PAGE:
By Rich Trzupek
The President appears to have surrendered on health care, finally acknowledging what everyone else has figured out: that Congress simply doesn’t have the votes to pass a health care bill in anything like its current form. During his State of the Union address, Obama somewhat petulantly complained that he hadn’t done a good enough job of explaining the two thousand plus pages of legislation, as if that would have made all the difference.
Aside from those who hang out on the far left, Americans instinctively distrust big government and a giant, unexplainable health care bill is about as scary a prospect as one could imagine. Poll after poll showed that Americans didn’t want anything close to what the Democrats were proposing.
Looking deep into their two-page playbook, liberals immediately blamed their failure to pass a health care bill on Republicans. “They’re the party of no,” they cried, a description that, while not altogether accurate, does have some relevance.
The GOP has never said “no” to health care reform, they’ve just said “no” to what would effectively be government control of our health care system. In this case the Republican party undoubtedly reflects the will of the majority of the American people, who have been yelling “no” louder and louder since this debate began.
It’s also disingenuous to blame the GOP for this debacle, as several pundits on the left have been honest enough to admit. Until last month, the Democrats enjoyed absolute control of the executive and legislative arms of government, including a filibuster-proof majority in the Senate. Republicans could shout “no” until they were hoarse, but until Scott Brown was sworn in as the junior Senator from Massachusetts, there was nothing they could do to stop Democrats from passing any damn thing they want.
So to those wringing their hands over the demise of Obama-care, or Pelosi-care, or Reid-care, don’t blame us over on the right. You had a year to make your dreams of socialized medicine come true and you couldn’t do it.
Where do we go from here? There are problems with our health care system, but it’s high time that we acknowledge the fact that we can’t have it all if we’re going to fix what’s wrong. A basic flaw in every program the Dems presented was that their plans purported to make health care both: a) more accessible, and b) more affordable. The fact is that you can’t have both, unless you define “affordable” as creating an even bigger pile of public debt that our children and grandchildren will be expected to pay off.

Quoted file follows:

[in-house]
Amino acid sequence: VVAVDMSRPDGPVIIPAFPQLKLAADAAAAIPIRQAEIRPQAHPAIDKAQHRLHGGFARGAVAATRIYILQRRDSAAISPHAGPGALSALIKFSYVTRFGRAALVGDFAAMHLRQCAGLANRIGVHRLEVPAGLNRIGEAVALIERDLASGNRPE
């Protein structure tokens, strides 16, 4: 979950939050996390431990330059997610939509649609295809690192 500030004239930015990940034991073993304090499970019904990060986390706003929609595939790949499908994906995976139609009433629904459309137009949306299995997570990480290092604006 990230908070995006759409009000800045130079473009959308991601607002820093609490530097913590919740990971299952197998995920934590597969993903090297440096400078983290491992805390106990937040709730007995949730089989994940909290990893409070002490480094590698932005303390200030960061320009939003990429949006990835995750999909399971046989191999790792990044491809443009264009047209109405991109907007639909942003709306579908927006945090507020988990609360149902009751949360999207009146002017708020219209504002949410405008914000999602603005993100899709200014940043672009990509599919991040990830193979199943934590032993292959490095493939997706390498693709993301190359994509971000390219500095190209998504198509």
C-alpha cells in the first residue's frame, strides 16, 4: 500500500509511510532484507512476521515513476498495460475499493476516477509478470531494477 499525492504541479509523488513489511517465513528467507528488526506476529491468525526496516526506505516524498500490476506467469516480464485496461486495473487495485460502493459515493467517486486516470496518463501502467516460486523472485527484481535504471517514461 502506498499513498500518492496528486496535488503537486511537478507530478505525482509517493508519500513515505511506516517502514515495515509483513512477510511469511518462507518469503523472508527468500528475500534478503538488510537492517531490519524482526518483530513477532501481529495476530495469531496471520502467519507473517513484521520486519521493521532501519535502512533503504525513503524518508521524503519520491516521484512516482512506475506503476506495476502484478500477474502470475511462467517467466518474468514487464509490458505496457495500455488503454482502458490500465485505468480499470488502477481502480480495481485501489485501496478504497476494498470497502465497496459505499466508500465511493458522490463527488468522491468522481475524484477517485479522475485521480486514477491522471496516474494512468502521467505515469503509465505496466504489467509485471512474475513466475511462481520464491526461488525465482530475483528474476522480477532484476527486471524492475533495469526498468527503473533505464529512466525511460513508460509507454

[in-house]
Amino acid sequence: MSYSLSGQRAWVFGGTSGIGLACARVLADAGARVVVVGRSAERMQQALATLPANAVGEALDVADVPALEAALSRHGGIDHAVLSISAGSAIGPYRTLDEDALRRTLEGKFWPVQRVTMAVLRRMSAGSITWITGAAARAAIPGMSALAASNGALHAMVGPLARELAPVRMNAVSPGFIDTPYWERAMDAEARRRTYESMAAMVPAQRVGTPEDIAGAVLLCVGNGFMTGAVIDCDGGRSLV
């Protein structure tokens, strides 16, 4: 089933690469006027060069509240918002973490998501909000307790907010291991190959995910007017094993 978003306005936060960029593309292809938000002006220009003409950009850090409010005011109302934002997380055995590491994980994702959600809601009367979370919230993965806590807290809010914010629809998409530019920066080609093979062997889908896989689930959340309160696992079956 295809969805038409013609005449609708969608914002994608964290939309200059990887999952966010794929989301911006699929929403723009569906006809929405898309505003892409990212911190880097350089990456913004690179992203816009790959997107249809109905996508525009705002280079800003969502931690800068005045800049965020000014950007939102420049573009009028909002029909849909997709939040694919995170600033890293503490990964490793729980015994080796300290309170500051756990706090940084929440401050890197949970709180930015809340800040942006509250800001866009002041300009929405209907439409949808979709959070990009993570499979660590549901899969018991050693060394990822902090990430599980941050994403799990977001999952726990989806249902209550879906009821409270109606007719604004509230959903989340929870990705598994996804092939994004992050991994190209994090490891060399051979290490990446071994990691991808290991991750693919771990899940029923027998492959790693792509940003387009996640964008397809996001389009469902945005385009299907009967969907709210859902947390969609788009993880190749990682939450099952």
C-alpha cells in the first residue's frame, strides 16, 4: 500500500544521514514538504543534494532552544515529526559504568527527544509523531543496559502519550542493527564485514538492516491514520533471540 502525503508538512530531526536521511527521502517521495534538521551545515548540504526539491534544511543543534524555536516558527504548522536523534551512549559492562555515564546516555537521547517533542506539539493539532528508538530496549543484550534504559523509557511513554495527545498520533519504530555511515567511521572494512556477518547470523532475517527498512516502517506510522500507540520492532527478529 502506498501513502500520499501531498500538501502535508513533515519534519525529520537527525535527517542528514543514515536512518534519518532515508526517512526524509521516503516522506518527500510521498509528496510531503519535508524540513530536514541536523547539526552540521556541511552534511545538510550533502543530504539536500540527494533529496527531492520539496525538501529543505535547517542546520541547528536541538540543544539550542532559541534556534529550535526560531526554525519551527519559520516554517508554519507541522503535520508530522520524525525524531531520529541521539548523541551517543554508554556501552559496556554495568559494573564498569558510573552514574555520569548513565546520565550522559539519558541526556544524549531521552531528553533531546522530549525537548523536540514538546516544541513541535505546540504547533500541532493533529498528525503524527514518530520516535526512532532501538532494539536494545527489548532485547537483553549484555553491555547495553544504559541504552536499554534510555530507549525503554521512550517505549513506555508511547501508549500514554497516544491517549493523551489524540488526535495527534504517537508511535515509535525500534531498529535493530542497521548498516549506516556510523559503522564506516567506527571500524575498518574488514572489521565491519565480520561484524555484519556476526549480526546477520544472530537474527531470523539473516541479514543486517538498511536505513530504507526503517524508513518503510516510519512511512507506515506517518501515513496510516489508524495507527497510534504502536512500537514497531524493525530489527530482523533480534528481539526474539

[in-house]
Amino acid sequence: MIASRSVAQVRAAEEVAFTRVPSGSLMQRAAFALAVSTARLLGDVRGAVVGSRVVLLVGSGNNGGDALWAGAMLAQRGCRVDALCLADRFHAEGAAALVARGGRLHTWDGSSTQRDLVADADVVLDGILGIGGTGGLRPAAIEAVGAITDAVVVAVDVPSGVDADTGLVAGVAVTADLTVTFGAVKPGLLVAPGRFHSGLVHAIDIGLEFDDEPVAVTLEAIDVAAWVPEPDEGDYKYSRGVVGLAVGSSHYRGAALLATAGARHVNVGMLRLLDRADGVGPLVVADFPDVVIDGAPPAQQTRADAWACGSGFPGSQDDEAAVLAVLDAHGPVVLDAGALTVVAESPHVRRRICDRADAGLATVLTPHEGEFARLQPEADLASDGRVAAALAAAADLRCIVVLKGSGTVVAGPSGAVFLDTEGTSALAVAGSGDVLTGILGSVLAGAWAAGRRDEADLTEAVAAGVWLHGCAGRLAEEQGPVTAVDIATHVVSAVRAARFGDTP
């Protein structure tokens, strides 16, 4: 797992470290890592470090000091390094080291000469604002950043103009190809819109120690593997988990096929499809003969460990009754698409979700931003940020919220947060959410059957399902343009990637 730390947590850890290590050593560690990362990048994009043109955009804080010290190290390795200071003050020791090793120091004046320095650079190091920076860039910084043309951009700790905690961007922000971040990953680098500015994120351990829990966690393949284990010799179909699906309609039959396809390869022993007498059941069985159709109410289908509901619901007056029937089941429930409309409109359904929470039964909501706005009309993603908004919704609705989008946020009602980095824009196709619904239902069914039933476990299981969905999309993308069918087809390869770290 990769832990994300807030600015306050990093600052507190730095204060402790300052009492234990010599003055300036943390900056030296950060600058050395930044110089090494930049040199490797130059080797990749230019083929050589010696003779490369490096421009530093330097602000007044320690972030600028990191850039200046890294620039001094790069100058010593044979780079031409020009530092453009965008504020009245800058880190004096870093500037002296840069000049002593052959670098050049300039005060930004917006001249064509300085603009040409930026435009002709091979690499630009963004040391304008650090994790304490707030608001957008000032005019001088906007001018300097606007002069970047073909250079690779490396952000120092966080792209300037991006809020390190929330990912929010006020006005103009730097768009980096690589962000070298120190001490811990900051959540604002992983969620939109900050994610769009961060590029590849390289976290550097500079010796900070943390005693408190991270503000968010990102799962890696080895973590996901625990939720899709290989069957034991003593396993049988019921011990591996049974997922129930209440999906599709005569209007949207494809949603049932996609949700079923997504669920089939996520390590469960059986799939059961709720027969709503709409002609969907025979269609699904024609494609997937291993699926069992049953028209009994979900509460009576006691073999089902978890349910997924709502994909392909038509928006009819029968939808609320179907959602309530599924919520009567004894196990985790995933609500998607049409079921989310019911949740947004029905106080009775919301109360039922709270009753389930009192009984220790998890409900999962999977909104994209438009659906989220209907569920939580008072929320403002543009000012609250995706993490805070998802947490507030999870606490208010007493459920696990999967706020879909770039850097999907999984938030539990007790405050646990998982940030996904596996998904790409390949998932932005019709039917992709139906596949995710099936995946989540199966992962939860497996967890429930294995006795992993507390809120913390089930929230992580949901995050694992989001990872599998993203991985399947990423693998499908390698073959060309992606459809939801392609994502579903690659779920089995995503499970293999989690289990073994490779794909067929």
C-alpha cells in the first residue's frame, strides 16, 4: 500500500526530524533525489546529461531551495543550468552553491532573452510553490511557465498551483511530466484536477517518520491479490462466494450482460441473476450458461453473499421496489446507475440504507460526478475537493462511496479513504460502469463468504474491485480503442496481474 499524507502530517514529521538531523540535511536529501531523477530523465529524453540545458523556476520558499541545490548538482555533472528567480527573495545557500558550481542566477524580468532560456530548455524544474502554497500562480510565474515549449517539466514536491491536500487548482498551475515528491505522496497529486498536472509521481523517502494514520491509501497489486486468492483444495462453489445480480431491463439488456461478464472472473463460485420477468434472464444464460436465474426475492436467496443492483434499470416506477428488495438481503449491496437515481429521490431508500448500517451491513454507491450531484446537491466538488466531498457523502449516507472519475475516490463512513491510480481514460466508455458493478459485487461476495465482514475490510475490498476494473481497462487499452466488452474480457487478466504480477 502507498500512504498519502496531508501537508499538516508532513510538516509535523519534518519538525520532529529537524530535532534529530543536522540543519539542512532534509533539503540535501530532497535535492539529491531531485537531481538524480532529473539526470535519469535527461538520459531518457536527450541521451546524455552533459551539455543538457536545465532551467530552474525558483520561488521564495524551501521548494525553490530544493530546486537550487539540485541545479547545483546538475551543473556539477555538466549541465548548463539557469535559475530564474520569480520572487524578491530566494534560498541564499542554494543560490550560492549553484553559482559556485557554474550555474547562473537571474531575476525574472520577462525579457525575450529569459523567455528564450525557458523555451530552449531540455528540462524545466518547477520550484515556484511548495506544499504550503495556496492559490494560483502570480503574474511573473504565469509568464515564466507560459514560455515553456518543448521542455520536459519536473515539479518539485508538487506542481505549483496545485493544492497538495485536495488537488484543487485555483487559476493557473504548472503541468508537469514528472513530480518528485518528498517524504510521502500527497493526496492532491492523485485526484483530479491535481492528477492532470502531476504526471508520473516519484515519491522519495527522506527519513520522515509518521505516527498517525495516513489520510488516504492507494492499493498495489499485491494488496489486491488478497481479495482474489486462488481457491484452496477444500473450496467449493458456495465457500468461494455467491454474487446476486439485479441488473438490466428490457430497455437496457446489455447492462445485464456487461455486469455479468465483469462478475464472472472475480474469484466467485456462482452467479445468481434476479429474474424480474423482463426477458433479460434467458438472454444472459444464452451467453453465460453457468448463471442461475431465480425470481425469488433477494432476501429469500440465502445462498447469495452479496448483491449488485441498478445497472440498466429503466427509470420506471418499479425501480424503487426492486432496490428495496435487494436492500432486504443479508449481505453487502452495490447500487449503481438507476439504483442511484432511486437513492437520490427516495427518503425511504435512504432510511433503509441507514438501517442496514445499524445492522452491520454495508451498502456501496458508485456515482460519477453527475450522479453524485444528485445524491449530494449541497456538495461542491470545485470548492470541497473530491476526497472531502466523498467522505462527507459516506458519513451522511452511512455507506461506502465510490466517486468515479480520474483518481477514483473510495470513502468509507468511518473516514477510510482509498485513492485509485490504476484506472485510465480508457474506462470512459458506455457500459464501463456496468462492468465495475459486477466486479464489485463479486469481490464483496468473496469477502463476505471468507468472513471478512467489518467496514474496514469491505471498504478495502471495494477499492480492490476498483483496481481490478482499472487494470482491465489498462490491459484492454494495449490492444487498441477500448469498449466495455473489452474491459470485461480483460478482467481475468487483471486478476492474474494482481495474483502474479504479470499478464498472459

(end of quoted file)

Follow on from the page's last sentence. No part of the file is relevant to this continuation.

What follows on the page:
We often hear there are 46 million uninsured Americans. This figure, while accurate in a sense, doesn’t actually mean very much. Included in that 46 million number are millions of illegal aliens, millions who are wealthy enough to forgo insurance and millions of young people who could afford insurance, but choose to spend their money on fun stuff, counting on the resilience of youth to make health care unnecessary.
When you subtract all of those groups, you’re left with somewhere between 10 and 12 million citizens who want insurance, but can’t afford it. And, let us not forget, those 10 to 12 million are not denied health care. They get it, but they are forced to go to the emergency room for treatment, where they can’t be turned away. This is not the best, nor the most cost-effective, means of treating those 10 to 12 million uninsured, but it’s something.
The overall picture, therefore, is not as horrifying as political rhetoric would lead one to believe. The biggest issue, for the vast majority of Americans, is cost-containment. If Congress is going to take another swipe at health care, they should focus solely on reducing costs. Universal coverage is a separate issue, and it’s one that can – and should – wait until another day.
There are things we can do to reduce health care costs. We can, and should, encourage more competition by allowing insurance carriers to sell their wares across state lines. We can, and should, reform Medicare, which effectively sets the prices – often outrageously high prices – for treatment programs, drugs and a host of other aspects of our health care system.
The President has expressed a willingness to sit down with Republicans and listen to conservative ideas about reforming health care. Here’s hoping that he really listens and doesn’t use this as another opportunity to bash the opposition for saying “no.”
America has rejected socialized medicine. It’s time to chart a new course.